But something has now gone sour. The theme of the Rolling Stone article is that McChrystal is an uppity character who has been so since his days at West Point. Provacative, tantalizing quotes are selected, mostly said by others, directed at certain people -- vice president Biden, Richard Holbrooke, Senators McCain and Kerry, retired Generals Jim Jones and Karl Eikenberry, and the French.

Immediately, television and the Washington Post crank up the volume and the game is on.

One interpretation is that the media is again trying to steamroll president Obama by thinking he does not have the guts to fire McChrystal, and if he does not do so this time, he will never be able to and the crazy Afghan COIN program will go on.

On the other hand, this sudden media attack looks like what was done to Howard Dean after he won Iowa in the Democratic primary in the 2004 presidential race.

If the Washington Post and television media did not want to zap McChrystal, the Rolling Stone article would have been ignored or explained away.

This looks like a mass media hit on McChrystal.

Why?

Is the policy going to change from COIN and to do so will require pushing McChrystal out?

Or is he viewed as no longer reliable on the party line by some and they want him gone?

Or has he diminished the role of people like the despicable Richard Holbrooke, the "special" envoy to Afghanistan and Pakistan?

Holbrooke helped initiate the aggressive war against Yugoslavia/Serbia during Bill Clinton's administration by using the old ploy of making Serbia an offer it had to refuse. And do not forget his positions at two Wall Street money broker firms -- vice chairman of Credit Suisse First Boston and managing director of the now defunct Lehman Brothers -- and at the taxpayer bailout queen American International Group (AIG), where he was on the board of directors from 2001 to mid-2008. You know, when AIG got into those garbage securities and other junk paper. It was "unclear" whether the issue of the sleazy "retention" bonuses paid to AIG people ever went before the board of directors on which Poor Richard sat.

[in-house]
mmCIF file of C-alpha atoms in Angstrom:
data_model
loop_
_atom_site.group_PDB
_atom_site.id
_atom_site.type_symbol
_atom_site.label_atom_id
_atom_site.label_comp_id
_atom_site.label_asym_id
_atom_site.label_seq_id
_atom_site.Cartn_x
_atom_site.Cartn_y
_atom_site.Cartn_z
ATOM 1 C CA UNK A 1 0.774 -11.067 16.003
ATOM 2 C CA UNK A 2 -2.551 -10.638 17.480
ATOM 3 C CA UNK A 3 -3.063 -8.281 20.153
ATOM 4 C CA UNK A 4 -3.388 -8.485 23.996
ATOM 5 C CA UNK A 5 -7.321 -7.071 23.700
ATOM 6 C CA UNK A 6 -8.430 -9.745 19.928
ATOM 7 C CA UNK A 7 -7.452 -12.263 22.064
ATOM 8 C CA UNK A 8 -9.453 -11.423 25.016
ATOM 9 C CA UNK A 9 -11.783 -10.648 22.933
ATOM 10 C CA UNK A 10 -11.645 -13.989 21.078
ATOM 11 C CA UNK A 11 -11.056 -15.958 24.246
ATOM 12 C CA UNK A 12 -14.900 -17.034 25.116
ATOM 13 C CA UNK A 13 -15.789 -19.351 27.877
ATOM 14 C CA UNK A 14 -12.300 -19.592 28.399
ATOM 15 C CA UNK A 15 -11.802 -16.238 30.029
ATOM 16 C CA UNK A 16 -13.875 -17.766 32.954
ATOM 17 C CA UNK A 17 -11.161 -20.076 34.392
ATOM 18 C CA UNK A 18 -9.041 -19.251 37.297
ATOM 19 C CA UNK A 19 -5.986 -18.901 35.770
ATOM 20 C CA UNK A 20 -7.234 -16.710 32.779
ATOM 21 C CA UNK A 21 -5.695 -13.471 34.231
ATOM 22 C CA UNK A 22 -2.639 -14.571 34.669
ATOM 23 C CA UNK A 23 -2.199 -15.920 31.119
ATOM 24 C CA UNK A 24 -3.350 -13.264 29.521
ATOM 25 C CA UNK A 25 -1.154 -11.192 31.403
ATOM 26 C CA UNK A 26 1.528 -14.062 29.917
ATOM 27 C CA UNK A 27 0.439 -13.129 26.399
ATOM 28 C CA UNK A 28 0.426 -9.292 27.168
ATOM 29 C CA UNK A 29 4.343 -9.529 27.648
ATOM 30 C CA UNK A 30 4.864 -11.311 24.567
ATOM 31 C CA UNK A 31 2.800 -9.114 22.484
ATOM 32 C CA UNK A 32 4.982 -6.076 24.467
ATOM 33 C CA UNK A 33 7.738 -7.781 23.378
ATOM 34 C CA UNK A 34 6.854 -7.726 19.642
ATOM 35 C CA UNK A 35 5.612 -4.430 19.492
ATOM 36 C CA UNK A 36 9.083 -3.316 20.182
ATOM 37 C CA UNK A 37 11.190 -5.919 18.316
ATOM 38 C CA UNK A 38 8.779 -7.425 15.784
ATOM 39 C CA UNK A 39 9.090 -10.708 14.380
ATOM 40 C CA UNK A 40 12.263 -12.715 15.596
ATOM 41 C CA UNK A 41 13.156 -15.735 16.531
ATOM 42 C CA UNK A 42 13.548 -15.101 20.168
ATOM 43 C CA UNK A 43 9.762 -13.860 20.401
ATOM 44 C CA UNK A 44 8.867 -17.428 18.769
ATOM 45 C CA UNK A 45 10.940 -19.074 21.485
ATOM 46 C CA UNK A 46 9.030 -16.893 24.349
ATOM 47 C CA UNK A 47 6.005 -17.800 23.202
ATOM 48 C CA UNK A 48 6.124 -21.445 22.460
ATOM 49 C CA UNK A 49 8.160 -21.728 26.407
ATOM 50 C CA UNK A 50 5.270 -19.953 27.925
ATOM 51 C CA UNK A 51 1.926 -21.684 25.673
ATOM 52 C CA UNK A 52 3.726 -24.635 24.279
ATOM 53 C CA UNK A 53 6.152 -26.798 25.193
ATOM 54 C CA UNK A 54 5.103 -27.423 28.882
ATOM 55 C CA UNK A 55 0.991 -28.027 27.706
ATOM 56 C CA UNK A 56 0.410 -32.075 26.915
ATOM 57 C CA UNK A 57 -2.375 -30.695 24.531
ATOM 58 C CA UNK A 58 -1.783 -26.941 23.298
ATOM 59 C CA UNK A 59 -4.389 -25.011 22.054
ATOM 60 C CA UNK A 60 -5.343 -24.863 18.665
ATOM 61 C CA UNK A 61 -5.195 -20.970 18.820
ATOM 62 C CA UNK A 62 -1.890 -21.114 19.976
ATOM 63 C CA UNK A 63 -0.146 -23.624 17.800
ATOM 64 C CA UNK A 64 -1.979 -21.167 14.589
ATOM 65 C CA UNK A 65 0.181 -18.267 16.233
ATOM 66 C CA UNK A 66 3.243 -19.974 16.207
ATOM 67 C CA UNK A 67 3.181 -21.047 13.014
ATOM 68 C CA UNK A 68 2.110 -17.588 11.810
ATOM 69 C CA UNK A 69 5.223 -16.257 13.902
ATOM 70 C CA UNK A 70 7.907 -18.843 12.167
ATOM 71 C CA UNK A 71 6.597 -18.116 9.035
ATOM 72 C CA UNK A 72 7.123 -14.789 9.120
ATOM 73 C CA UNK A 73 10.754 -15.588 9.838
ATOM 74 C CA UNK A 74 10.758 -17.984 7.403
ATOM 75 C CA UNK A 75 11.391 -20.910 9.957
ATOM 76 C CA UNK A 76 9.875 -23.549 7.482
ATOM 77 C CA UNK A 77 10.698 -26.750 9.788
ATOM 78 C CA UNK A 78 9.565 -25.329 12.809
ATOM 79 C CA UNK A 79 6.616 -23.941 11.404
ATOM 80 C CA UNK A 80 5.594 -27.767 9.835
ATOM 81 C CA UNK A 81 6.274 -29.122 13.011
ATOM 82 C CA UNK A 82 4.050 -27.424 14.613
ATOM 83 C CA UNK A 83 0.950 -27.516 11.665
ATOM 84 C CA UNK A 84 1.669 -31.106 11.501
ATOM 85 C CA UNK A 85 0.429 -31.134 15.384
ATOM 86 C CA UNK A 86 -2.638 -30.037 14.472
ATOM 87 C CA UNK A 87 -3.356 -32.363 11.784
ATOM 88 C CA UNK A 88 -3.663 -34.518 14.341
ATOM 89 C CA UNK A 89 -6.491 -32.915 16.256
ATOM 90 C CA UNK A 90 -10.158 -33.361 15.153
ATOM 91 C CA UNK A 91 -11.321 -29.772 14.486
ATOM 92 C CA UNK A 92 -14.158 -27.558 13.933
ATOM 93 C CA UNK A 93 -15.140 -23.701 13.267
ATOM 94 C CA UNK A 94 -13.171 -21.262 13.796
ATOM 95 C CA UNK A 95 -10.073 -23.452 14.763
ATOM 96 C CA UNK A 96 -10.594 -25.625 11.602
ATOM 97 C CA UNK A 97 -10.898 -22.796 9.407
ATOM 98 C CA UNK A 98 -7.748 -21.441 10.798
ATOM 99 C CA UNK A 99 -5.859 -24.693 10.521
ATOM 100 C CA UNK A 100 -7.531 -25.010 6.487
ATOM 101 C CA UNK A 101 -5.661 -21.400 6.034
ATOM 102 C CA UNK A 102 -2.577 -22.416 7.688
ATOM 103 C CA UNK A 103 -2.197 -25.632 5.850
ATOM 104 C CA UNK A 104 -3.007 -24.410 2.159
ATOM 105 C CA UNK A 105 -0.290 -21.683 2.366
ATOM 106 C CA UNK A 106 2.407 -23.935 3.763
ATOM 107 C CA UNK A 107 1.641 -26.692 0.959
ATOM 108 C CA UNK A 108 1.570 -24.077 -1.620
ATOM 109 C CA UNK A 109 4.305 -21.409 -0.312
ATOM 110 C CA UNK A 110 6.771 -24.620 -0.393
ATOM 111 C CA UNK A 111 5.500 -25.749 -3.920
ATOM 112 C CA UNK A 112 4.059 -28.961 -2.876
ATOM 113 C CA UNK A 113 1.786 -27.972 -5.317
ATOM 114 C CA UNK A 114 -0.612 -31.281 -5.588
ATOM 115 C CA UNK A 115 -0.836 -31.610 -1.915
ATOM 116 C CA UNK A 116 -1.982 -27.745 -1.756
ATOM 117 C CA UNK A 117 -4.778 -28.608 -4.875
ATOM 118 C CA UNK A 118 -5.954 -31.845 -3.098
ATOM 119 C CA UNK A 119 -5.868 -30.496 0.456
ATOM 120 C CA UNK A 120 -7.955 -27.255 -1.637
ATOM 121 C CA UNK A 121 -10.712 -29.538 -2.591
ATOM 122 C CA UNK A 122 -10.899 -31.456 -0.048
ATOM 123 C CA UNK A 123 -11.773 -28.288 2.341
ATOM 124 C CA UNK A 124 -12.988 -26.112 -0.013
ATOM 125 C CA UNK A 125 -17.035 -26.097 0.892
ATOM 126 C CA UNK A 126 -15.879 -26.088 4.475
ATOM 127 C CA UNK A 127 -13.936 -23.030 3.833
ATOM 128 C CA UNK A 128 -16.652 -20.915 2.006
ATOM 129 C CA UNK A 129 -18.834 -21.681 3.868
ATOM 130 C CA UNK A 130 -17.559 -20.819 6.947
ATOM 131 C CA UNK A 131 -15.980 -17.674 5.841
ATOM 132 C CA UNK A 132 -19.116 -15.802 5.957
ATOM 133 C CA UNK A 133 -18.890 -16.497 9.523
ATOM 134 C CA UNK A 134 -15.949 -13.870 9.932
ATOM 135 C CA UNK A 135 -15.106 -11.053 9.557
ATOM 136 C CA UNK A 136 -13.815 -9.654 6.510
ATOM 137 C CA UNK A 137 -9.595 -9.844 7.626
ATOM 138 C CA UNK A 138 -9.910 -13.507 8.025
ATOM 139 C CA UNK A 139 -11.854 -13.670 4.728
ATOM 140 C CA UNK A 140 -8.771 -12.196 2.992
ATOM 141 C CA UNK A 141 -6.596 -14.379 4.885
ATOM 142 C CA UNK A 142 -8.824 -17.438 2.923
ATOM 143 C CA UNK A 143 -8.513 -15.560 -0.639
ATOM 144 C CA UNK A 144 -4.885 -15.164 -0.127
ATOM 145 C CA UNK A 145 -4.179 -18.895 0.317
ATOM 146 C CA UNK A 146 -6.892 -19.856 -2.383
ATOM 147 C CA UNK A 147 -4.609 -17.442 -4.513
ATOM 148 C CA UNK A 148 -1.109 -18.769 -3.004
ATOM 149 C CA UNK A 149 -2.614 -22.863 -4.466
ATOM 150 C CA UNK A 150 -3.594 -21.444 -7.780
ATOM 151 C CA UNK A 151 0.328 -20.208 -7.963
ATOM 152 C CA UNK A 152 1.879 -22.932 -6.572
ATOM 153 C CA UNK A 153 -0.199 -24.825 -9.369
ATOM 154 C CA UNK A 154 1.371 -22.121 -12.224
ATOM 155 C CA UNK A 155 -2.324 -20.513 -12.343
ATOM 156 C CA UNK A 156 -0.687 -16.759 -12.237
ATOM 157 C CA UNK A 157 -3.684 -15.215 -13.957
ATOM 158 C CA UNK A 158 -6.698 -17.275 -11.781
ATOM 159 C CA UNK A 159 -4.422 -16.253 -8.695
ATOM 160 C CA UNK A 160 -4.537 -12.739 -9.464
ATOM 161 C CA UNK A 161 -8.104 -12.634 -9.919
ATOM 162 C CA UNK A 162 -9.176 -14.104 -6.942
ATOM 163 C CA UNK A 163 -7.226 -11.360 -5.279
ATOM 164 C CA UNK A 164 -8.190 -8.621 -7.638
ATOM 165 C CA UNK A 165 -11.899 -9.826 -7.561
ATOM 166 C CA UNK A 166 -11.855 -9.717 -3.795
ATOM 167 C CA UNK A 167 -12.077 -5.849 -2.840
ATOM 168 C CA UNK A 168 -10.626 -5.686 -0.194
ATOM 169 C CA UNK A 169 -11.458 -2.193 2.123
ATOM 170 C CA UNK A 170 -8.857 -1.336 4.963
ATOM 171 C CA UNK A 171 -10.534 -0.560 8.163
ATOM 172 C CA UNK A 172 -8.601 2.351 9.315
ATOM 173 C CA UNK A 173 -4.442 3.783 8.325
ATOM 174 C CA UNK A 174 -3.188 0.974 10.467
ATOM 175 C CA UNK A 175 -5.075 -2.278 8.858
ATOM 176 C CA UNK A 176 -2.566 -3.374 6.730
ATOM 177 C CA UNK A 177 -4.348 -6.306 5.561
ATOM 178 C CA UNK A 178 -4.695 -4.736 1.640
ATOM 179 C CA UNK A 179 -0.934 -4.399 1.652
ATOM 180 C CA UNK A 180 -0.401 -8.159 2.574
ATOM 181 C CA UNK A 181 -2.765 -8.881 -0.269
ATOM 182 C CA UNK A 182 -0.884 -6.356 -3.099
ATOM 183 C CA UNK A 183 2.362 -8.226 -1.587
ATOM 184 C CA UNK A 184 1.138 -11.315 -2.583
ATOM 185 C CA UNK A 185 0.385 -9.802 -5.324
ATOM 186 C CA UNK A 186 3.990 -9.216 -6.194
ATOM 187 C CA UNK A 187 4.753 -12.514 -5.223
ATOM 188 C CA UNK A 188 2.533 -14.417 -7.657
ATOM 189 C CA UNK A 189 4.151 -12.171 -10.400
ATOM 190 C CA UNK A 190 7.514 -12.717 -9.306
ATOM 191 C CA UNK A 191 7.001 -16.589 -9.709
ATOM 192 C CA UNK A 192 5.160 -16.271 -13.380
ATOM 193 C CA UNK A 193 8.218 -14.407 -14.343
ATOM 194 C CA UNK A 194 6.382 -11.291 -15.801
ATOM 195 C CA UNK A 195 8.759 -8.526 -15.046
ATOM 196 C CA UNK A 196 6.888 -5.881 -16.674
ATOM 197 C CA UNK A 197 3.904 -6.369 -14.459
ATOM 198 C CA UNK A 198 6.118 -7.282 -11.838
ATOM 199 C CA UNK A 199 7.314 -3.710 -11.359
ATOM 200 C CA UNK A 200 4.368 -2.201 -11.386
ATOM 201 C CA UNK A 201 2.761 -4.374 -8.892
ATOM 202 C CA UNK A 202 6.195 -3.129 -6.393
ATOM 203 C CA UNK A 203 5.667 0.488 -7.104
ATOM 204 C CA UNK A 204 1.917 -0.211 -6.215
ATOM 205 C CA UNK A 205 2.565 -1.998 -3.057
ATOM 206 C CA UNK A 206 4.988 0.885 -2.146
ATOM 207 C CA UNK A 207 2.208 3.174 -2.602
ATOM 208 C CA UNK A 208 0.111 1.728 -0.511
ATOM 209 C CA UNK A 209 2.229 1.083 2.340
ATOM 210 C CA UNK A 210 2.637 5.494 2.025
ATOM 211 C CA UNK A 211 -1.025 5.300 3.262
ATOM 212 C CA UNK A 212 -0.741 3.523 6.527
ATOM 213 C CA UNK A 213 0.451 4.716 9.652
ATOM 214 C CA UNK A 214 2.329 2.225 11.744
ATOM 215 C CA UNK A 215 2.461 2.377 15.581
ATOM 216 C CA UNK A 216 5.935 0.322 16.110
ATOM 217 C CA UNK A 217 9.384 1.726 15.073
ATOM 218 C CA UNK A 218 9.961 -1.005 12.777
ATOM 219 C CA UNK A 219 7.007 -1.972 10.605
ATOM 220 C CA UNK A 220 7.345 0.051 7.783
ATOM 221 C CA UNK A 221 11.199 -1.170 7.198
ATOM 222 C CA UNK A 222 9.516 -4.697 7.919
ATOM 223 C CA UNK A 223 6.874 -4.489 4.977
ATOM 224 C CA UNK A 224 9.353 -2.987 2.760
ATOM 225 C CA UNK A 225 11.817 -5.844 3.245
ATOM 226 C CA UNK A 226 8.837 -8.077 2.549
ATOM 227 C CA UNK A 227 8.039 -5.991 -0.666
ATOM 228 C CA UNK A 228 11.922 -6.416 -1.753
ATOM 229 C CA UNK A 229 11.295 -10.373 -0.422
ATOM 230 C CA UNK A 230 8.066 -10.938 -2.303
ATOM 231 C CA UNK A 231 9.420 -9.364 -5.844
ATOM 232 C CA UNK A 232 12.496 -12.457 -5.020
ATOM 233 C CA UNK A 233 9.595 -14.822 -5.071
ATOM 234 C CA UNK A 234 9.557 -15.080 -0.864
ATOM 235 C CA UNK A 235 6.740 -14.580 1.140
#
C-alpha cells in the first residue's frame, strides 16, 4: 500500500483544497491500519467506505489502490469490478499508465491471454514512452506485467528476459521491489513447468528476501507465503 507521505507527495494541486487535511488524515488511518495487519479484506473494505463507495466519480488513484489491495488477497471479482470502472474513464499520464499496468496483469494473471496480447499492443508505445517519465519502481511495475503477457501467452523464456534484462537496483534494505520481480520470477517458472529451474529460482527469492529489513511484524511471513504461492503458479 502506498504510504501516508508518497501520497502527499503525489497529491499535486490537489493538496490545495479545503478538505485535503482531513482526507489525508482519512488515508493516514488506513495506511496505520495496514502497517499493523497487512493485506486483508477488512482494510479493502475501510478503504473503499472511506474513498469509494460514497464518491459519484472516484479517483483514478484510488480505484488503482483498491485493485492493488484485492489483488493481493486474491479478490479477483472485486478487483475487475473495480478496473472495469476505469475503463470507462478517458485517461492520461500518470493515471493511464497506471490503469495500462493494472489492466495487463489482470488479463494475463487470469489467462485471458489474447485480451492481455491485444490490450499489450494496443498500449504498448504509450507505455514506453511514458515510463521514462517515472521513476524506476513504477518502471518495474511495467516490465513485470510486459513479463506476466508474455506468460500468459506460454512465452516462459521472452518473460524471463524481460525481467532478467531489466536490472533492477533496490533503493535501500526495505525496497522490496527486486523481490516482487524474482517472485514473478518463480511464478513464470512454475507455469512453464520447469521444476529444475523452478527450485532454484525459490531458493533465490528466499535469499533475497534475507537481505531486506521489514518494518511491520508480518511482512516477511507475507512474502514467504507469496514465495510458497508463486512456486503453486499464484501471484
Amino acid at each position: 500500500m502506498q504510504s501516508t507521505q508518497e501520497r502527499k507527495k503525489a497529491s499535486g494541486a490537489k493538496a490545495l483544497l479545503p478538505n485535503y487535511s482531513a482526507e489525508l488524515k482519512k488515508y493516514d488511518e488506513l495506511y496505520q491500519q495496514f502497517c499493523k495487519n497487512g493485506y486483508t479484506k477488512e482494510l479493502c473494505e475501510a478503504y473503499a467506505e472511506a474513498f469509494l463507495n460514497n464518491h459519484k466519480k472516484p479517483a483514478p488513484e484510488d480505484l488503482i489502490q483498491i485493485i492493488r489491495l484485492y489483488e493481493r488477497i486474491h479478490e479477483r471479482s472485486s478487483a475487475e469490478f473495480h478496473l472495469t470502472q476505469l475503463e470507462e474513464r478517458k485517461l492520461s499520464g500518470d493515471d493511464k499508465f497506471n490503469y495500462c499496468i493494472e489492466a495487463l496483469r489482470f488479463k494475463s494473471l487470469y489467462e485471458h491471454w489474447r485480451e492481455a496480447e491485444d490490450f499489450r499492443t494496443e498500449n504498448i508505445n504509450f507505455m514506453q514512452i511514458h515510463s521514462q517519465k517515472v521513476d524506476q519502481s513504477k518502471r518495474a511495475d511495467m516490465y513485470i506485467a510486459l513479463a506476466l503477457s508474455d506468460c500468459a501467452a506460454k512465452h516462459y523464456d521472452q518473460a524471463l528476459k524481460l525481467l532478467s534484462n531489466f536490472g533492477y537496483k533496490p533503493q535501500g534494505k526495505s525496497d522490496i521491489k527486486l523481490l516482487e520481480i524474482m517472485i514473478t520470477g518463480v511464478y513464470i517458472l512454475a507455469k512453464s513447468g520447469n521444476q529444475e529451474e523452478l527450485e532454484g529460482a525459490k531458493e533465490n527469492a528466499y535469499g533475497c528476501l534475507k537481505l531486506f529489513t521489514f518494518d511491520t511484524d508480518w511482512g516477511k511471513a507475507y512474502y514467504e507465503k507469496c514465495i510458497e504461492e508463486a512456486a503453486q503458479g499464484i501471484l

http://www.huffingtonpost.com/2009/03/19/obama-envoy-richard-holbr_n_177161.html

McChrystal did rip his pants with his comment about Biden, even in its context of joking about post-speech questions. The Rolling Stone article claims that McChrystal wants to listen to opinions, so I will give him one.

"General, you need to get out of that command while the getting is good. Tell president Obama politely that this incident has created an unnecessary distraction and embarrassment for him, you again apologize for it, and believe that it would be best for all concerned that you be transferred out of the position of commander in Afghanistan. You will assist a new commander with any orientation to the area, and wish to continue your life of service in the U.S. military. General McChrystal, you were quoted in the article that you would die for the guys on your team and they would die for you. I believe that. But you need to understand one thing clearly. Those policy people outside like Robert Kagan, Richard Holbrooke, and assorted neocons: they will not die for you, and they will not die for this country. Those media people who smiled at you and rubbed your back and whispered sweet things in your ear: they left in the middle of the night and you just woke up in a cold bed. If the president wants you to stay, respectfully decline, and say that you are a soldier, you have erred, and you want to make the transition in a way that puts the president in the best light with the public. This is a vicious political game, General, and people over whom you have no authority hold all the cards. This is now about your survival. Discretion is the better part of valor."

arbogast

Oh, Lord, oh Lord.

This from the NY Times:

"All of this is a huge distraction at a time when no one involved in the Afghan war can afford to be distracted.

Instead of answering questions about his media strategy, General McChrystal should be explaining what went wrong with his first major offensive in Marja and how he plans to do better in Kandahar. Instead of General McChrystal having to apologize to Mr. Holbrooke and Mr. Eikenberry, they all should be working a lot harder to come up with a plan for managing relations with Afghanistan’s deeply flawed president, Hamid Karzai. "

Come again? Huh?

Our national interest has been perverted into keeping American shleppers in the Middle East to protect Israel and borrowing trillions of taxpayer dollars to protect financial frauds at home.